How She Move continues the competitive drive in cinematic affection for dance. Here, it is African-American step dancing. One hopes that a film of this caliber can connect beyond urban markets.
Ian Iqbal Rashid's Canadian/Jamaican drama, however, is more swift than some of its recent counterparts in making the mental aspects gyrate better with the physical. Even if some of the line readings appear to be stilted.
This gritty film (perhaps shot in varying film stock) compares well to Girlfight as a sad, yet very promising dancer, Rayanne or Raya (Rutina Wesley) works to move out of a lower-class existence.
Rashid gets the most out of Wesley, whose Raya is coping with the loss of her older sister Pam to drugs, which left her family emotionally and financially asunder. Her parents aren't on good terms as her mother believes in Raya's education to forge a strong future like she had been in an elite prep school.
Similar to Save The Last Dance, Raya's relocation to public school puts her in similar circumstances that led her sister down a dark path. Opposite the wonderful Wesley is the hard-boiled, convincing Tre Armstrong as the confrontational Michelle. She was close with the addled Pam and has an impassioned dance off with Raya who begins to reveal her true needs and ambition.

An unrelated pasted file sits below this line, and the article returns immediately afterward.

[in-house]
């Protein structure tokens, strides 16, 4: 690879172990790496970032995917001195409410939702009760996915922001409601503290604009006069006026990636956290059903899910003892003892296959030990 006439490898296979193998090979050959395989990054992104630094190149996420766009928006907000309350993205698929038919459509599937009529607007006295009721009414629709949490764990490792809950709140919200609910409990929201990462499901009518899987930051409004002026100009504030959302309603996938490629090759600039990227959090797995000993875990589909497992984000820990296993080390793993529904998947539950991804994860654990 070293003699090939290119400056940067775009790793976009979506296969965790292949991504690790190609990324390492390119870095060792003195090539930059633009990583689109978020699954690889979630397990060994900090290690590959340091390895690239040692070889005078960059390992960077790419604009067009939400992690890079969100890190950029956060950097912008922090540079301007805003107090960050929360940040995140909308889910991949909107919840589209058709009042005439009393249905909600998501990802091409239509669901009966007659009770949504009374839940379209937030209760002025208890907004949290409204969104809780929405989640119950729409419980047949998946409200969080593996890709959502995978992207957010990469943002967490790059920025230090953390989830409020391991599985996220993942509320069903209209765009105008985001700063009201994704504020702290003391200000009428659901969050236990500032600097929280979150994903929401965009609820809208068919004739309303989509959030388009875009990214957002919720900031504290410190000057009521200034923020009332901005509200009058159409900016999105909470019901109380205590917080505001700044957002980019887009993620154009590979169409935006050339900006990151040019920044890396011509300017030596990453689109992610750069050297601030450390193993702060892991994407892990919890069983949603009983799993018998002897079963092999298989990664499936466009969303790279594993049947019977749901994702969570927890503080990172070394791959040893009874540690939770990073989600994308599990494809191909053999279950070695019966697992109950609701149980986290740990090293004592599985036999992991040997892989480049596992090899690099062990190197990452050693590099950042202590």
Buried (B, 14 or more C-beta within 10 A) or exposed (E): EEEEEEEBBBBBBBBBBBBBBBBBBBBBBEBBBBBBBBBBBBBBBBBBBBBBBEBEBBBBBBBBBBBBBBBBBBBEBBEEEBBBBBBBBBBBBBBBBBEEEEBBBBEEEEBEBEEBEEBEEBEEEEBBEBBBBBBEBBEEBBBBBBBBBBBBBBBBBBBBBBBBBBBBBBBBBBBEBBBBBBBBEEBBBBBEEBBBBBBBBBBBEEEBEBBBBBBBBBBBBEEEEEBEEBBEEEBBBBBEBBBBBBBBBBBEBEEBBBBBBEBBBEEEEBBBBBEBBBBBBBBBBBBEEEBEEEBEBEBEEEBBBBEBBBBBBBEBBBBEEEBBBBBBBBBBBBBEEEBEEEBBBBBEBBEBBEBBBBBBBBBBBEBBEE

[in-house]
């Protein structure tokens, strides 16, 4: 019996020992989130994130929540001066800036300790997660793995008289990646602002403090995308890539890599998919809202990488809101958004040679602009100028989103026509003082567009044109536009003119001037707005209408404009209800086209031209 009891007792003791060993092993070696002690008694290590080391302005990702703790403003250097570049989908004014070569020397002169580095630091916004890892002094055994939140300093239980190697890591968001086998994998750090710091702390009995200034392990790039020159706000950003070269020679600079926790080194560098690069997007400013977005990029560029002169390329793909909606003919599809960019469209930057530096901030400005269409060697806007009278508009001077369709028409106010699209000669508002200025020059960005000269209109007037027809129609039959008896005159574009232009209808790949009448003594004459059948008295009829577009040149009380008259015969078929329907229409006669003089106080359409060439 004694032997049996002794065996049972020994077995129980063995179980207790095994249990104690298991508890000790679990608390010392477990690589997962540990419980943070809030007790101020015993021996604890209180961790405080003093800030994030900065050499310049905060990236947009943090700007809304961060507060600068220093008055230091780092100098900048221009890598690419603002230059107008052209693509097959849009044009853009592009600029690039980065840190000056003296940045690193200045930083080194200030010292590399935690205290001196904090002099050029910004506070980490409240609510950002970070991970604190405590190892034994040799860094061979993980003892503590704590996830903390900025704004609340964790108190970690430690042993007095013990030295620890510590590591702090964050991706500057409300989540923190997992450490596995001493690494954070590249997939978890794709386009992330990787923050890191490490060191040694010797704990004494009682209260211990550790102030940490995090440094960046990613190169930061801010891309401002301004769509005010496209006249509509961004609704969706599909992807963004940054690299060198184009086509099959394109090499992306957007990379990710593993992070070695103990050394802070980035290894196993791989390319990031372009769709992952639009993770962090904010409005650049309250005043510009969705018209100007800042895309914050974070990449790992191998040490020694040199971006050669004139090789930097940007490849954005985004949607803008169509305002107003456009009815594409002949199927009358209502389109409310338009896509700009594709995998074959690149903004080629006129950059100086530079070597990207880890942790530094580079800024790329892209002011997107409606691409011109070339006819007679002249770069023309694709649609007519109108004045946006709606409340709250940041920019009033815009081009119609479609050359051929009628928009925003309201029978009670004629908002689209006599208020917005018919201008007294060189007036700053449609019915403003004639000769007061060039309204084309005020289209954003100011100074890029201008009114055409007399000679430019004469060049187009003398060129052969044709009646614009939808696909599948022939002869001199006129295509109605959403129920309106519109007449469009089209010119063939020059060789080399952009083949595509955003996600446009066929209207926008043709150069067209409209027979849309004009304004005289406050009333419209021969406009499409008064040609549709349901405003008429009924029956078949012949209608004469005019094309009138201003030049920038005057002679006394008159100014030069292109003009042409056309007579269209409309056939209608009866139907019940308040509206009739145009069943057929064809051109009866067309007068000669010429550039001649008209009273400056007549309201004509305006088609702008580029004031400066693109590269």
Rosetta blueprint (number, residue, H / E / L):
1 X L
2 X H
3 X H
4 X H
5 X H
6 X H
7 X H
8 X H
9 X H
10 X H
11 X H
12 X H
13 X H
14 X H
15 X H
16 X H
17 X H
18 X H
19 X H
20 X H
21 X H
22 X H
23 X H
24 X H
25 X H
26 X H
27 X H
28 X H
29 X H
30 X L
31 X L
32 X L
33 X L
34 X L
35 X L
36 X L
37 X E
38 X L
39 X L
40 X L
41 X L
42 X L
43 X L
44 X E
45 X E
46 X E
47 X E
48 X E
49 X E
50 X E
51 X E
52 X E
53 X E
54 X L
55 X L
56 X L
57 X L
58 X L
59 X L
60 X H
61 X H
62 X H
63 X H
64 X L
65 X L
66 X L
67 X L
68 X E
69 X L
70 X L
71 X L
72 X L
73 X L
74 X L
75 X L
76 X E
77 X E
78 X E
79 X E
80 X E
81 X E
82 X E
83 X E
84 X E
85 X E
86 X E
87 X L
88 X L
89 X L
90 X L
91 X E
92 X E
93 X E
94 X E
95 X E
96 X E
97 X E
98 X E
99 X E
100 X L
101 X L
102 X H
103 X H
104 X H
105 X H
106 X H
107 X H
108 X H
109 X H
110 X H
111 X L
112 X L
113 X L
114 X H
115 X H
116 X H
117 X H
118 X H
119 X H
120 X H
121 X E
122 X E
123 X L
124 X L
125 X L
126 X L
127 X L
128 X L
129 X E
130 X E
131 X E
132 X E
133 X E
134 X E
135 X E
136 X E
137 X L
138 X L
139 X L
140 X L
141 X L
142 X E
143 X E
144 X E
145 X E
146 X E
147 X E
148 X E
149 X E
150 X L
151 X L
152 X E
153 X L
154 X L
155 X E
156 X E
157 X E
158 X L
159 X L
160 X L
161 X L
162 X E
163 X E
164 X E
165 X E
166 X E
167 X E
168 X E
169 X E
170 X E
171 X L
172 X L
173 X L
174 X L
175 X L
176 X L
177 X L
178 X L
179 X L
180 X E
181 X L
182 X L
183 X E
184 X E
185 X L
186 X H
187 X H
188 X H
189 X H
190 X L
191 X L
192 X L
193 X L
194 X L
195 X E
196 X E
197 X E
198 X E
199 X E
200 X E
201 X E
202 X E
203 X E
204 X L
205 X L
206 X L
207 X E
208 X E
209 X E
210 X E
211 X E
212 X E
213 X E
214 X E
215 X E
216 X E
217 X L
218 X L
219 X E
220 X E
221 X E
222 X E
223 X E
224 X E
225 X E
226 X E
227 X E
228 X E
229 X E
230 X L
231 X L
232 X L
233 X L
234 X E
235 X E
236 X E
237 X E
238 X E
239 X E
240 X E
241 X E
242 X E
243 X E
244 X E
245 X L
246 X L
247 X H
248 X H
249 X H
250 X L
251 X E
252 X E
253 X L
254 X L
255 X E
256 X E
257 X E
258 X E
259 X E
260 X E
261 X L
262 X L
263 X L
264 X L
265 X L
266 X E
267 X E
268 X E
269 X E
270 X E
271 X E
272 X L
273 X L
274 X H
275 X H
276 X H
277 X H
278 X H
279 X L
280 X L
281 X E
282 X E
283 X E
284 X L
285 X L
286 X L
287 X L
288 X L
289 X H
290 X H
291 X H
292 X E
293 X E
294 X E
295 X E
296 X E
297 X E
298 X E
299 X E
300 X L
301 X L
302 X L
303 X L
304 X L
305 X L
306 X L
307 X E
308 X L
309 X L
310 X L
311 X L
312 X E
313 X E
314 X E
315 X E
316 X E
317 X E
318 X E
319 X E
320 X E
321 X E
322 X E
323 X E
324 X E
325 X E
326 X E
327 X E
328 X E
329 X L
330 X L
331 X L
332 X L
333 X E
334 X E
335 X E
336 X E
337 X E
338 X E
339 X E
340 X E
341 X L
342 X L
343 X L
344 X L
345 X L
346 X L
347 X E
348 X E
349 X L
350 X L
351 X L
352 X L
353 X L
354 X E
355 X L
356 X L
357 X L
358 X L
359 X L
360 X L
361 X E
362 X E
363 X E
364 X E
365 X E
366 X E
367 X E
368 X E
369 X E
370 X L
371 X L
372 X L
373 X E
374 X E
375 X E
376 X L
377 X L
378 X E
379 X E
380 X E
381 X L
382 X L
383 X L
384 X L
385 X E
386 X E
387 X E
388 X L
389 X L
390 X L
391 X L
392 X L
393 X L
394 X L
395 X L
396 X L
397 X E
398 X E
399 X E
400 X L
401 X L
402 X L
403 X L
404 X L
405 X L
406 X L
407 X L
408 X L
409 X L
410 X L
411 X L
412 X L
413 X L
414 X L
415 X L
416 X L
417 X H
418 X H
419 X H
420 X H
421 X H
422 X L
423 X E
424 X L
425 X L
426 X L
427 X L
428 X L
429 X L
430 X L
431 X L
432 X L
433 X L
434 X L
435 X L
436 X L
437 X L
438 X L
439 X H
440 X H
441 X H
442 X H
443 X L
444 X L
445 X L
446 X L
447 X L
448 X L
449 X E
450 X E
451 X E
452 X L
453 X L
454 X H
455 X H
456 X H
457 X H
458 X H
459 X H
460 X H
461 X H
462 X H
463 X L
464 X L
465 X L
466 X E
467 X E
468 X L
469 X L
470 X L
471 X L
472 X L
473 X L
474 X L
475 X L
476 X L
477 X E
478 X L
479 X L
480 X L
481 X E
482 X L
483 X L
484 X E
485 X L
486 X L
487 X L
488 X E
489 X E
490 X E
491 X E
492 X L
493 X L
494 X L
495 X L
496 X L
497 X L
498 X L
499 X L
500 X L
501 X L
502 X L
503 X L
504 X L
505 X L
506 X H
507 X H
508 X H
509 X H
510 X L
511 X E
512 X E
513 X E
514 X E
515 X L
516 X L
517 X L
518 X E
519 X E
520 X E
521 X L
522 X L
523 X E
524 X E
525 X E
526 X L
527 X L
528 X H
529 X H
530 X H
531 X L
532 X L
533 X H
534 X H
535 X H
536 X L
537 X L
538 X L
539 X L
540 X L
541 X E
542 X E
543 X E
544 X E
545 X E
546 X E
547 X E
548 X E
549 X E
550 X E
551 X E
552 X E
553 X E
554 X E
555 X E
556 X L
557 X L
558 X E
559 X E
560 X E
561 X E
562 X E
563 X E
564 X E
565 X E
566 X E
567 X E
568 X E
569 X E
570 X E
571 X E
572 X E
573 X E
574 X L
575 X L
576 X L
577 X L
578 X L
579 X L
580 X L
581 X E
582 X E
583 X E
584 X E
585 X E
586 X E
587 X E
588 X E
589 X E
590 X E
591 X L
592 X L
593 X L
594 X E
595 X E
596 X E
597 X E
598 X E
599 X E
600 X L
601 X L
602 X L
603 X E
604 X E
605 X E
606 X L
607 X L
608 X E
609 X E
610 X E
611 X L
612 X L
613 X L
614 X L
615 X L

The conflict on Raya works so well in the internalization of her character who hardly neglects her studies. A love interest played by Dwain Murphy as the charming, if garrulous Bishop might be a bit of a plot device for Raya to get into the all-guy team called JSJ. The boy-meets-girl, loses-girl syndrome does eventually lead to familiar territory.
But, that's hardly a knock on this smart, vivacious variation on the against-the-odds story that works to great effect, succeeding much more so than Stomp the Yard or Step Up. Rashid works with his crew in a smashing way in the climactic "Monster Step" set in Detroit as Wesley beats the rap on this genre in realizing how "one moment creates a million more".